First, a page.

My boys attend Grace Lutheran and had off school the last 3 days of September for Fall Break. Initially when planning for their fall break we thought we would take the boys camping. However, there was threat of rain and the mosquitoes have been in full force. I had no intentions of being caught in a tent, in a rain storm with mosquito welts on my body. *shudder* We decided instead of camping, we would take the boys to spend the day at the spot where we had picked to camp, Fort Clinch State Park. The sun was shining bright in the sky and the temperatures were mild. The boys were all chatter on they way to the fort. “Mom what will we see?” and “Where there be real cannons?”
We paid our park entrance fee at the gate and navigated our way up to the fort.
When you arrive at the actually fort, there is a visitors center (tourist store) where you can buy books, souvenirs and snacks. The boys loved this table of the artifacts and creatures native to the area.
It was a short walk on a paved path to Fort Clinch. We saw this sign to help us place our imagination to the time period of 1864.
We saw cannons! We were able to walk the perimeter of the fort and see where Cumberland Sound feeds into the Atlantic Ocean. We saw all the masonry of the fort and I must say it was stunning. You really have to appreciate the construction of the fort. I find it very fascinating the amount of work completed by the soldiers of that time period. They truly were building a great nation with their bare hands.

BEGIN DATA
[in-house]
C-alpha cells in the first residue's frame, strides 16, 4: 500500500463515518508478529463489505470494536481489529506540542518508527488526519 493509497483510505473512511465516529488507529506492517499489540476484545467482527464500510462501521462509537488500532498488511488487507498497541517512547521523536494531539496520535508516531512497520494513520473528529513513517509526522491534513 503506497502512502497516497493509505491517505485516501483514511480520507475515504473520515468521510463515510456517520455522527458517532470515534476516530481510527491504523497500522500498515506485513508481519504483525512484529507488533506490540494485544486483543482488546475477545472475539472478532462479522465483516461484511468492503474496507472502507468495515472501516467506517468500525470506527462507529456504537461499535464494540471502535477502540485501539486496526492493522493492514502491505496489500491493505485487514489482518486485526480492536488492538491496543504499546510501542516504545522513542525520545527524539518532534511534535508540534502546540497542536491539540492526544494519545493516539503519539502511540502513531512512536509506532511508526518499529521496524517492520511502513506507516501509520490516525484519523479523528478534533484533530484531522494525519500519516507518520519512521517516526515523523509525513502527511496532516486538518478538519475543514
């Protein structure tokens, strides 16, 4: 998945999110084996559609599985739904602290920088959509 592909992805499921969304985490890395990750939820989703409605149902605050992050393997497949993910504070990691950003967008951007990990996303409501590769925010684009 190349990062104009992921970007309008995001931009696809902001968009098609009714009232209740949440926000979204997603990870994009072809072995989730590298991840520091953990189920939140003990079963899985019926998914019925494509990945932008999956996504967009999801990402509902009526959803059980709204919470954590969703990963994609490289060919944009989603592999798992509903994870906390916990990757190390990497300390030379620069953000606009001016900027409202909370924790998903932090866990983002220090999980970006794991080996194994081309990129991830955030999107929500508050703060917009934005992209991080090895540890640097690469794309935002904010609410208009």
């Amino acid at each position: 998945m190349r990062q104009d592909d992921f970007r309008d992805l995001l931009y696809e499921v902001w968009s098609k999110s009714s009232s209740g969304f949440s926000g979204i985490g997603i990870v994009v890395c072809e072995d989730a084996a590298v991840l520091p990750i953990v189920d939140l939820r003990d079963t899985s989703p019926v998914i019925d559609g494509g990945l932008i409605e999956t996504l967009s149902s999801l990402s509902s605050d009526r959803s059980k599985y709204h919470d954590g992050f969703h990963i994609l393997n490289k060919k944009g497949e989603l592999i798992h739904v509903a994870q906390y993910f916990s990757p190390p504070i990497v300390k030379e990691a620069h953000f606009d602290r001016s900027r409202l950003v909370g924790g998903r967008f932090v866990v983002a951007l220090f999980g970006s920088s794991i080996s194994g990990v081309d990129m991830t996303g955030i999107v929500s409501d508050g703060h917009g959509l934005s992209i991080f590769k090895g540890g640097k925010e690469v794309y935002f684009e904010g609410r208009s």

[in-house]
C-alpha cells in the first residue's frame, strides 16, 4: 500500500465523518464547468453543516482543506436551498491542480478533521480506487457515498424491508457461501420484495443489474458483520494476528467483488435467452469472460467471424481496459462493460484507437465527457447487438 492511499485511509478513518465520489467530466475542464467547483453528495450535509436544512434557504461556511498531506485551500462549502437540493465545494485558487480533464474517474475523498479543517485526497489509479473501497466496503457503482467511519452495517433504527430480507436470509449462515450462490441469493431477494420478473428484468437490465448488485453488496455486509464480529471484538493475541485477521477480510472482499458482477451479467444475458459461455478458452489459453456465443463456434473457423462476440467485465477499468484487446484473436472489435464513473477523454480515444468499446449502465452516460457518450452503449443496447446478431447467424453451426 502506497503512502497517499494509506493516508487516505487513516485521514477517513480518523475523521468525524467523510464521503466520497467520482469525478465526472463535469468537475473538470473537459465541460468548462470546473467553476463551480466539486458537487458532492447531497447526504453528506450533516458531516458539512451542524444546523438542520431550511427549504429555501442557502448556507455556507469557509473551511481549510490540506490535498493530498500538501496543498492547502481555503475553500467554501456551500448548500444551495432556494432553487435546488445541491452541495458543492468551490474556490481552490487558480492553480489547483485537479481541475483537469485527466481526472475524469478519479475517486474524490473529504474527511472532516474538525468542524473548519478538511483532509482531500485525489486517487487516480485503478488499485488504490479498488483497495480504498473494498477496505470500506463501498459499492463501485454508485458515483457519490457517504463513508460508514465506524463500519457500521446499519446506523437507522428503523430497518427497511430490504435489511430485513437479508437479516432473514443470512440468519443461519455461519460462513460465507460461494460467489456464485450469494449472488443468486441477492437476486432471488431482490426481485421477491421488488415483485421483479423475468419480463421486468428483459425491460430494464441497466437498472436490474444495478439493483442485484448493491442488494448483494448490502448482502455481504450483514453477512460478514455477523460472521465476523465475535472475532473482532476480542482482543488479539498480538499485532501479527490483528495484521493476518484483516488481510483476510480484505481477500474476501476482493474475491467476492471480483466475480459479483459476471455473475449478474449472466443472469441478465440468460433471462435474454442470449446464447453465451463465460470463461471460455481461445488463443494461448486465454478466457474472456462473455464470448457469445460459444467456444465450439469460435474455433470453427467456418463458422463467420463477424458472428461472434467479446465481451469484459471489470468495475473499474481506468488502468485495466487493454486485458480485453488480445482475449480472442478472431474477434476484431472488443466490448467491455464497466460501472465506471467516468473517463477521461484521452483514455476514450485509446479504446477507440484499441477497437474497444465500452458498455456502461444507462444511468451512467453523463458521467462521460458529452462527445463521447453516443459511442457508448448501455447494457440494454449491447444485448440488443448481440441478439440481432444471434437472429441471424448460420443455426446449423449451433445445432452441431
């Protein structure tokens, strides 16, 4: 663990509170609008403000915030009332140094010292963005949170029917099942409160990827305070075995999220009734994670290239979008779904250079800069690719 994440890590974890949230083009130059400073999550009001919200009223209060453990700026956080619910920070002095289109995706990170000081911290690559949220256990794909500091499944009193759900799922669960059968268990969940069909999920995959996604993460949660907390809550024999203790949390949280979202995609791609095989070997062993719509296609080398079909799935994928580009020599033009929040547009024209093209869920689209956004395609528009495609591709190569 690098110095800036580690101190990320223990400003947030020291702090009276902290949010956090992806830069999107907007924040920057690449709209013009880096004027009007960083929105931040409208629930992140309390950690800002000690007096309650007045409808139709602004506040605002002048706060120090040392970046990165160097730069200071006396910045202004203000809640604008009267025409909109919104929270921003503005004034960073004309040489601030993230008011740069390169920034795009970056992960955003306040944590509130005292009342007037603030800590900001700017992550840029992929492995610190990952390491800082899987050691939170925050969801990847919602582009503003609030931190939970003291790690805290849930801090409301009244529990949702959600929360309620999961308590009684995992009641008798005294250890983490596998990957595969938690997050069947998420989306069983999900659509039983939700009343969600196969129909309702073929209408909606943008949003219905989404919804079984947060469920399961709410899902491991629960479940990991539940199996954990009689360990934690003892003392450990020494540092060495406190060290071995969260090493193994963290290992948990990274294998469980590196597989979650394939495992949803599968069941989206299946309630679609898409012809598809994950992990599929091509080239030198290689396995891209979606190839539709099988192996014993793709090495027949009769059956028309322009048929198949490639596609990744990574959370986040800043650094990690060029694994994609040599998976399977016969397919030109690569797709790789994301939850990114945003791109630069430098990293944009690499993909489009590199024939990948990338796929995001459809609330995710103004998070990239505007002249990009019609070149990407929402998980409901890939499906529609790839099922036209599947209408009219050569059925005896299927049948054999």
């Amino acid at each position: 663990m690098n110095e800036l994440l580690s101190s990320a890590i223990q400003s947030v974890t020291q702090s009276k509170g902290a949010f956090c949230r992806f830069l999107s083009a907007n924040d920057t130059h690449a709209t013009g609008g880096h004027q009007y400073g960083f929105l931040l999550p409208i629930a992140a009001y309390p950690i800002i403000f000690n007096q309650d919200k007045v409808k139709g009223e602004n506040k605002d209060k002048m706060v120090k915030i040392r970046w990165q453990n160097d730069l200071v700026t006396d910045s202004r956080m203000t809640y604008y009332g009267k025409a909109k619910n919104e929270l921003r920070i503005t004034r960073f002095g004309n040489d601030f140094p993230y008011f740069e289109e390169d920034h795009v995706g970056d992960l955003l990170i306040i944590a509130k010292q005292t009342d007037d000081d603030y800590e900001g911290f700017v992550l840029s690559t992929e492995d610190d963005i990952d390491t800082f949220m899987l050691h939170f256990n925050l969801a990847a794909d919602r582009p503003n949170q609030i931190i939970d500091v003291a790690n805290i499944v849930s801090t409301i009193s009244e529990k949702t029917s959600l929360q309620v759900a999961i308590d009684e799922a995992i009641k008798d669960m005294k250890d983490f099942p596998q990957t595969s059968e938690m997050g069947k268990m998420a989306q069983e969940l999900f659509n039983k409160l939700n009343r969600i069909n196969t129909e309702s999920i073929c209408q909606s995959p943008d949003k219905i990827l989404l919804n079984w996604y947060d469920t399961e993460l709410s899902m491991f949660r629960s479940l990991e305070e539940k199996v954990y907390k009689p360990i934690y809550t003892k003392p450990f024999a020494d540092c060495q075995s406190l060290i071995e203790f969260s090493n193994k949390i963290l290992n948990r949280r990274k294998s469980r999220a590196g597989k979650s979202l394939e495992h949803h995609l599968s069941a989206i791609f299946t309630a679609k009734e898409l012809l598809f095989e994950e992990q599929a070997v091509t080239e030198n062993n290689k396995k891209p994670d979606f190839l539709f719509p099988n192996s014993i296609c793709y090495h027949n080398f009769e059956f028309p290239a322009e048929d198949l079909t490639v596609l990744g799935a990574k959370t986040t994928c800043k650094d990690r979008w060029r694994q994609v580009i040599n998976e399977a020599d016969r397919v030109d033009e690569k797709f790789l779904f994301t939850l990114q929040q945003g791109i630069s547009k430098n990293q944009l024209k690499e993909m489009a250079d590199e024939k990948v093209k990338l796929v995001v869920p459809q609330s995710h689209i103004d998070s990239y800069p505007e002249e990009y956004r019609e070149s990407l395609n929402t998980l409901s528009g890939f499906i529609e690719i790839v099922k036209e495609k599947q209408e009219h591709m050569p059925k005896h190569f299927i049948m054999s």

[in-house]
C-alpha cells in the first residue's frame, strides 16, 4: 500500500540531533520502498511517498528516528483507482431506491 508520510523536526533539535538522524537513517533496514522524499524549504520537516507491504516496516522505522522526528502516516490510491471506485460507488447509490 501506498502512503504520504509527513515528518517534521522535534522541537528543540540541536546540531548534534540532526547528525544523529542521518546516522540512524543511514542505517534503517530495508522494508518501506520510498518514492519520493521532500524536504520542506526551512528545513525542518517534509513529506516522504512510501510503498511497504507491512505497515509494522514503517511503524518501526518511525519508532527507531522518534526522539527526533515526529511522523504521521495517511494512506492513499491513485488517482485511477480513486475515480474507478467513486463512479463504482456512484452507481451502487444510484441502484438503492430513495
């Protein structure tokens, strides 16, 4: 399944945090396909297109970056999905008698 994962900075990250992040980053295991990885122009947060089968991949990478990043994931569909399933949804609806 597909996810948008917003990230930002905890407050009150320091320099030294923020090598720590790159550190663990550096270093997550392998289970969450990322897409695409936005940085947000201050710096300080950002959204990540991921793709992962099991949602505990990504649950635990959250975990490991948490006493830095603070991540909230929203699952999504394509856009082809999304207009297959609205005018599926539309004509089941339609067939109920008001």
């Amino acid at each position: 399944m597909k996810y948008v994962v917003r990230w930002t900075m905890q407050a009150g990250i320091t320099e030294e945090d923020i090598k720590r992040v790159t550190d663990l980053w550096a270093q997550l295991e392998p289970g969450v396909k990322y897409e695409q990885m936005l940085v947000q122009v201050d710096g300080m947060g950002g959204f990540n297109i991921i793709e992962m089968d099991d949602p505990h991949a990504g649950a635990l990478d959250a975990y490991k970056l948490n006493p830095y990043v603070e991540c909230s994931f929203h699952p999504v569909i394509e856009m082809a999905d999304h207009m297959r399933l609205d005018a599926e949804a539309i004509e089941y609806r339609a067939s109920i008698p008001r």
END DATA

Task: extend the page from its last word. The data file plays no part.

We were taken on a tour of the buildings from a gentleman acting as a union solider from 1864. This guy did not break character the entire tour! It was very neat.
We had a wonderful day at the park. It was so much fun watching my children “oh” and “ah” over the weaponry and tunnels. It was a fabulous way to teach them about the history of Florida and have fun simultaneously.
I would urge you to support your State Parks! I would like to point out, without getting on a political soap box, its important that we frequent the State Parks and support the history of the United States. It has been discussed that State Parks could be privatized due to budget cuts. We need to support them and take part in the programs set forth. By doing this we are showing by our actions that we find the parks important and worth of state funding.
Fort Clinch is a 19th century brick fortress begun in 1847 after the end of the Second Seminole War. It was named in honor of General Duncan Lamont Clinch, important figure in the First and Second Seminole Wars. The only battle to occur at Clinch was when Union troops recaptured the fort in 1862 after Confederate forces seized control the previous year. Fort Clinch served as the base of Union operations in the area throughout the Civil War.
In 1935, the State of Florida bought 256 acres (1.0 km²) that included the then-abandoned fort and the surrounding area. Fort Clinch State Park including the fort, opened to the public in 1938. –Wikipedia